When we just don’t know what to do and we ask for help and don’t get any, just seek to give God glory. That is the key. In those situations we need to train ourselves to ask, “Where would I best be able to glorify God, to grow in His image, and have an impact for Him?”

Examples from Scripture

Consider Daniel and his three friends. They were raised to be good Hebrews, then they were taken into captivity in Babylon. They wanted to continue living in obedience to the Law as recorded by Moses, but it was more difficult to do in this new setting. Notice that what Daniel suggested to the king’s steward was more strict than what the Law of Moses actually stated. He probably realized it was useless to try and teach this Babylonian guy all the details of the Law when it comes to food, so he figured out a way to simplify it. Then they encountered another problem – the steward was afraid it would not keep them looking healthy, resulting in him losing his head – literally. Daniel understood the man’s dilemma and did not want to see him suffer harm, so he suggested a trial period. The text tells us that at the end of the trial period they looked healthier than the rest of the captives. In this way they were able to follow their convictions and keep the steward out of trouble at the same time. My point in using this example is that they did not appear to be given any specific guidance from God on this issue, rather they had to get creative about how to follow their convictions.

Think about Paul’s missionary journeys. We know that, in one instance, God spoke to him specifically through a vision, to go to Macedonia, but in other instances God seems to have let Paul decide where to go next. It seems to me that Paul made those decisions just like the rest of us do—we pray, we get a vague sense that a certain option might be best, then we make the best decision we can. Sometimes we look for any possible sign from God and something comes up that seems to fit our need for a sign. It may not be as clear as we would like, but we take it as a sign. Sometimes those things are indeed signs from God, and sometimes they are not; it is hard to say. My point is that all this is shrouded in a mist because God is letting us make decisions on our own, often more so than we are comfortable with. He does this to grow us, to stretch us.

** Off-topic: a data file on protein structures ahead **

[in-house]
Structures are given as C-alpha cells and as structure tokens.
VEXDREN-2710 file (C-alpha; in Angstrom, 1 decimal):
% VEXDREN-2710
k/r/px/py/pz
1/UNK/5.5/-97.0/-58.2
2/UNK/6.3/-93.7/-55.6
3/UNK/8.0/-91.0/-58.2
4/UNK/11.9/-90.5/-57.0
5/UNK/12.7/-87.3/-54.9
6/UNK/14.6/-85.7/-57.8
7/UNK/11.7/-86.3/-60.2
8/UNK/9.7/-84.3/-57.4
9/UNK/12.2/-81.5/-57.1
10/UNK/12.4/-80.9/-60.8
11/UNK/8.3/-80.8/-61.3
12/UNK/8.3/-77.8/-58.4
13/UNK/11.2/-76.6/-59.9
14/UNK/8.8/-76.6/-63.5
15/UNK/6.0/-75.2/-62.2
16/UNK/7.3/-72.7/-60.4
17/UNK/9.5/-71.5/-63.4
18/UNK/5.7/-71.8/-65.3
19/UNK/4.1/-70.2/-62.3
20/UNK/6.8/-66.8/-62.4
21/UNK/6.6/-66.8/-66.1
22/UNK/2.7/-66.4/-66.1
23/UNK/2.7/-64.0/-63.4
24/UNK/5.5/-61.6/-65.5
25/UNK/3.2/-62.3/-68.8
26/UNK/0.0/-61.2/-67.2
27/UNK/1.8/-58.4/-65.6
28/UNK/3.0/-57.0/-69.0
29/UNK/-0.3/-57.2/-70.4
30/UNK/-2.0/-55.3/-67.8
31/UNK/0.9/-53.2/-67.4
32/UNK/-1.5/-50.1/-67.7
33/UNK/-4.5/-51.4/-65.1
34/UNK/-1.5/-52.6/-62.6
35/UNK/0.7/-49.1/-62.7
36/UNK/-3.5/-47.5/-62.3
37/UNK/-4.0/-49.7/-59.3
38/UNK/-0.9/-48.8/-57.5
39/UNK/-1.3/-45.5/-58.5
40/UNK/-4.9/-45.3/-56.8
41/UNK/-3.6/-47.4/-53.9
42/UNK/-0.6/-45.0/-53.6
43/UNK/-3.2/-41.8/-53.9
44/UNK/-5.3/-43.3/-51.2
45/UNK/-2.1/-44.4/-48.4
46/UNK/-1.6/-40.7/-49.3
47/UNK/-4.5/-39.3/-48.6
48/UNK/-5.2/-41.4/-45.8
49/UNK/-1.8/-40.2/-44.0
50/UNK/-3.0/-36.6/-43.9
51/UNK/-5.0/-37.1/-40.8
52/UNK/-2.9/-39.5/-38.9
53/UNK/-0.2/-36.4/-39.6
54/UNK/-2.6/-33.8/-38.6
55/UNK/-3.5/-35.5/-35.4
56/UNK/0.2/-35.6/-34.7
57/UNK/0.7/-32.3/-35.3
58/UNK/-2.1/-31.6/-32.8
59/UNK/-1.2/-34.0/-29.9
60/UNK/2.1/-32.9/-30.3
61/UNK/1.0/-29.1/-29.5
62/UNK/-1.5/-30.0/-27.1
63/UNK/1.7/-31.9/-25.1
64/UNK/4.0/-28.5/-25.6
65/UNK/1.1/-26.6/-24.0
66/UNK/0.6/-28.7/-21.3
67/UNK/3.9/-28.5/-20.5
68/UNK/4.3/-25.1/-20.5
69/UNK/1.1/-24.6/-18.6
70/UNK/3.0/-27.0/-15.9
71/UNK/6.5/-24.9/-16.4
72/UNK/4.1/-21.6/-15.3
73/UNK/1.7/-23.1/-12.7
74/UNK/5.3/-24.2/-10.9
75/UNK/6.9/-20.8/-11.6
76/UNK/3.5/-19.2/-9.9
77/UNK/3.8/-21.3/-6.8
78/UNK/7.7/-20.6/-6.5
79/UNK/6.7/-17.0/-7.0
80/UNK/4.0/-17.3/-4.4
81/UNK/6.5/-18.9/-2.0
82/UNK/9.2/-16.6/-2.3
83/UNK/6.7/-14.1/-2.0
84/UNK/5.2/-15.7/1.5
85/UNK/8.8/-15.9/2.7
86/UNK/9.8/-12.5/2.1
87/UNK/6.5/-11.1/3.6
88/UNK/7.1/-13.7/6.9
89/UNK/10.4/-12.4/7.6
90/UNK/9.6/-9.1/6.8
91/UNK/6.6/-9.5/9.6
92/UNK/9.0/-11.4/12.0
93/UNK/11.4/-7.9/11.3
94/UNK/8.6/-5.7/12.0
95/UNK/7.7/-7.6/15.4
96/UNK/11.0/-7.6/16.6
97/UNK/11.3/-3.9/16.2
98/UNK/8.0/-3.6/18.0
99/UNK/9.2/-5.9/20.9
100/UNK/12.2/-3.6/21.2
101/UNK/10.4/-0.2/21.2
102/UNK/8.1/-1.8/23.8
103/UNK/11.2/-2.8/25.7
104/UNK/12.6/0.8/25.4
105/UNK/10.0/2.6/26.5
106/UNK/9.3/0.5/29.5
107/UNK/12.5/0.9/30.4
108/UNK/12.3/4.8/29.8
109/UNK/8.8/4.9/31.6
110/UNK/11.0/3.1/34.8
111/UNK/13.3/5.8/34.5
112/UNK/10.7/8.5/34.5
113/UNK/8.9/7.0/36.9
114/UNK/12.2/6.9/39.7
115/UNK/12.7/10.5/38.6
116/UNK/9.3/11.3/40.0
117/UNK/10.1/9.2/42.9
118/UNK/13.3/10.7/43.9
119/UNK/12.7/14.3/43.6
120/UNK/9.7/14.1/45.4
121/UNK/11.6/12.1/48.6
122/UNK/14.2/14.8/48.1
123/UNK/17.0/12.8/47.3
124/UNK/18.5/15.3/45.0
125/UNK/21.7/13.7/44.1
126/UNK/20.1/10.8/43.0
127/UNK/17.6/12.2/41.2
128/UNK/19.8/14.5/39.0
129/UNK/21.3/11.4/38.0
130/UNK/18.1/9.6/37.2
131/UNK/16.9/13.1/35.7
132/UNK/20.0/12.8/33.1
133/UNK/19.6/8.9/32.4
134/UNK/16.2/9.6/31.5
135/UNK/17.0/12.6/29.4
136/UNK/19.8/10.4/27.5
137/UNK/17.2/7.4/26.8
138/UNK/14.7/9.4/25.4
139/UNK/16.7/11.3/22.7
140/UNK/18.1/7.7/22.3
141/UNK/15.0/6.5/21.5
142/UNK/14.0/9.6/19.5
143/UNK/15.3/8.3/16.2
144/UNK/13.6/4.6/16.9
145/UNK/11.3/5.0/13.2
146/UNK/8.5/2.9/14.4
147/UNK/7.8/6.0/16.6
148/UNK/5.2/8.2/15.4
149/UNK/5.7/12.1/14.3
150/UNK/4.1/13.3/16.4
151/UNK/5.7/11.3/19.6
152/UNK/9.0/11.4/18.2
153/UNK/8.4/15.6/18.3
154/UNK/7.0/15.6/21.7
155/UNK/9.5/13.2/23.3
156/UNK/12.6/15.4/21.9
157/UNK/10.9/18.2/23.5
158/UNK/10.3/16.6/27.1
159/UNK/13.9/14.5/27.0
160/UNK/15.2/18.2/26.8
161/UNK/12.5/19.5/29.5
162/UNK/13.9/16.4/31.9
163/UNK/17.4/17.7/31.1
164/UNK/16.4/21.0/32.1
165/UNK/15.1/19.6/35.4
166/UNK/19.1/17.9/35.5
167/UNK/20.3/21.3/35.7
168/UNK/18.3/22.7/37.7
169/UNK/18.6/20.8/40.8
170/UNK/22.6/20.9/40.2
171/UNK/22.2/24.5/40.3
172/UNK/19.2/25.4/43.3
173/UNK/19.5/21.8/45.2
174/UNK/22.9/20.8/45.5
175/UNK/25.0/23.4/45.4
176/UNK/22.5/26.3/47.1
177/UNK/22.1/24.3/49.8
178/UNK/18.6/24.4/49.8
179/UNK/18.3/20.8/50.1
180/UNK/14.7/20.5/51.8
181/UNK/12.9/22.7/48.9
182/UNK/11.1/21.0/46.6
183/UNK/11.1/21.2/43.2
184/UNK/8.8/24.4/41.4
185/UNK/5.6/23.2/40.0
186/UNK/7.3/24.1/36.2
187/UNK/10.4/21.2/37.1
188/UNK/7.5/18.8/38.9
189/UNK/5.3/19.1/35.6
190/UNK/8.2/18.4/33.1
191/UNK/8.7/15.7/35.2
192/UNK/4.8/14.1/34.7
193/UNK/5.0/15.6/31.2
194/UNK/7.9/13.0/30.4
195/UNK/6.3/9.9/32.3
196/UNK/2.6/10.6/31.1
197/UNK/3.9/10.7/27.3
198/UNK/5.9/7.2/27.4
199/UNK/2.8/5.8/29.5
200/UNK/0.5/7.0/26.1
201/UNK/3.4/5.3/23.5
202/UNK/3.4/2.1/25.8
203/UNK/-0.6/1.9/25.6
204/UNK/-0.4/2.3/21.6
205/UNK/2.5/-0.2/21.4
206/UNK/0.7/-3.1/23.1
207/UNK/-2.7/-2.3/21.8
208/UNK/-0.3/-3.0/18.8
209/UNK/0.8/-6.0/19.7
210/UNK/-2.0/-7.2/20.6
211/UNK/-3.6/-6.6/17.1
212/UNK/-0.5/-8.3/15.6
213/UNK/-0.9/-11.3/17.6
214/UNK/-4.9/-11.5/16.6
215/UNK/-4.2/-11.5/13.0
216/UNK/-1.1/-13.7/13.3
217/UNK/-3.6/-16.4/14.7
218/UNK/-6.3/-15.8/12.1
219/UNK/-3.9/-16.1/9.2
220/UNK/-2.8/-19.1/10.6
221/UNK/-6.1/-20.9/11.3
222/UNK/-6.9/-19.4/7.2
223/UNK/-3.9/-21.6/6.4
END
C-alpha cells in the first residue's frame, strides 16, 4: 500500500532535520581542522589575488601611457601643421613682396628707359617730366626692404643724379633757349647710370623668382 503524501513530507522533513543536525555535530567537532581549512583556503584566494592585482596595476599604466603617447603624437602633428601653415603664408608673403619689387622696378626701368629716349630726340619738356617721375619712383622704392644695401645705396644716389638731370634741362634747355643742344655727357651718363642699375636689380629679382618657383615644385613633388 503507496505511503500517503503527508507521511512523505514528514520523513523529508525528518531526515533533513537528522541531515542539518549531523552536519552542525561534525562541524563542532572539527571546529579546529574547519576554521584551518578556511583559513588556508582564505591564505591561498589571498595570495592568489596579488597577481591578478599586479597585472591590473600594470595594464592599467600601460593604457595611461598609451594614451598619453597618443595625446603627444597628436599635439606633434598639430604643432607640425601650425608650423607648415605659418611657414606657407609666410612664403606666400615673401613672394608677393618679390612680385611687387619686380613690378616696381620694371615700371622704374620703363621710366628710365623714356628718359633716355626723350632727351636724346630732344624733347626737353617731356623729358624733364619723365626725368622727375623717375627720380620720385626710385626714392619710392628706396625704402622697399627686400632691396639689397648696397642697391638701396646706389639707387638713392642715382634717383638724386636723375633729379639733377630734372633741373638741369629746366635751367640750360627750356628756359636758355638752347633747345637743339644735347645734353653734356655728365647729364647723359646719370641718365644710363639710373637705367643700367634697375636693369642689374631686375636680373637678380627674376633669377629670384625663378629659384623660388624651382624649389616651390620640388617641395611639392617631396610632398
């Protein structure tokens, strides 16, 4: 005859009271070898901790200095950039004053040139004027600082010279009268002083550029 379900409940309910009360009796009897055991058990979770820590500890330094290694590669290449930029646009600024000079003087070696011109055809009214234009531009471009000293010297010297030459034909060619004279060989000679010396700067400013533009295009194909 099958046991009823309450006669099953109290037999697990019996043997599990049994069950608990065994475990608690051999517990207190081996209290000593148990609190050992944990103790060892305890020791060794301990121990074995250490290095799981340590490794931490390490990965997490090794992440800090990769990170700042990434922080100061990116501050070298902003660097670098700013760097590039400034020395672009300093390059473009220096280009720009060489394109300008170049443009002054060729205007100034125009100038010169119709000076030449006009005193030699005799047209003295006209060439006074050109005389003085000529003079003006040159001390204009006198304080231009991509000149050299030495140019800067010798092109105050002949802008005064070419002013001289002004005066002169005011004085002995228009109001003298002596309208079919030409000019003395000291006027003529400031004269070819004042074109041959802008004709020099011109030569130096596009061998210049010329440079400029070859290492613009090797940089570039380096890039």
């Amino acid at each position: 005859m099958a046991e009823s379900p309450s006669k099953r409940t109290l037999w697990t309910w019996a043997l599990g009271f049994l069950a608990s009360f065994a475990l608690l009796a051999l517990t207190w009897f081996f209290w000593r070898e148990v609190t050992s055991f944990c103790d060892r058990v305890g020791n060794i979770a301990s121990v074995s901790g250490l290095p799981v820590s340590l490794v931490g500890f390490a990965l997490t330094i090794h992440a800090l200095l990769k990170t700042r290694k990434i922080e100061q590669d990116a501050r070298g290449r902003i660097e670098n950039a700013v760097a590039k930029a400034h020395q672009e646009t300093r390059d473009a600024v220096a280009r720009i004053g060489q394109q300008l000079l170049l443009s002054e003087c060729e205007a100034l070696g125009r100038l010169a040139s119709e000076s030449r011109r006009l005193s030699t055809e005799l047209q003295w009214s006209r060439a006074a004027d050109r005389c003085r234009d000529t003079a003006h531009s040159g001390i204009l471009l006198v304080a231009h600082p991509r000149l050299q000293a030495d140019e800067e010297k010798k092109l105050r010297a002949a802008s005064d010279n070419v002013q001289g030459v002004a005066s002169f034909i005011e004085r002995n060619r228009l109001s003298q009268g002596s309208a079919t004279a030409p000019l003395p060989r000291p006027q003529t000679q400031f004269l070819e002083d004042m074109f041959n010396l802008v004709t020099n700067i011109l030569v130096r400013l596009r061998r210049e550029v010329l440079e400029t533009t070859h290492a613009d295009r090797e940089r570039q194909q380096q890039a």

In giving us the responsibility of administering this world God gives us some latitude in deciding the where, the how and sometimes the what.

Think about how God had told the Children of Israel that they should not choose a king over them—He wanted to be their king. However, He knew that they would eventually want a king, and He let them choose one. He had His servants tell the people what it would be like under a king, but He allowed them to do it anyway. But God did not abandon them for choosing a human king; He kept looking for faithful people through whom He could work. We are often afraid of “blowing it,” but God doesn’t see it that way. It is a learning experience, and as long as we are headed the right direction and are learning things, God is happy. We just want things to go smoothly.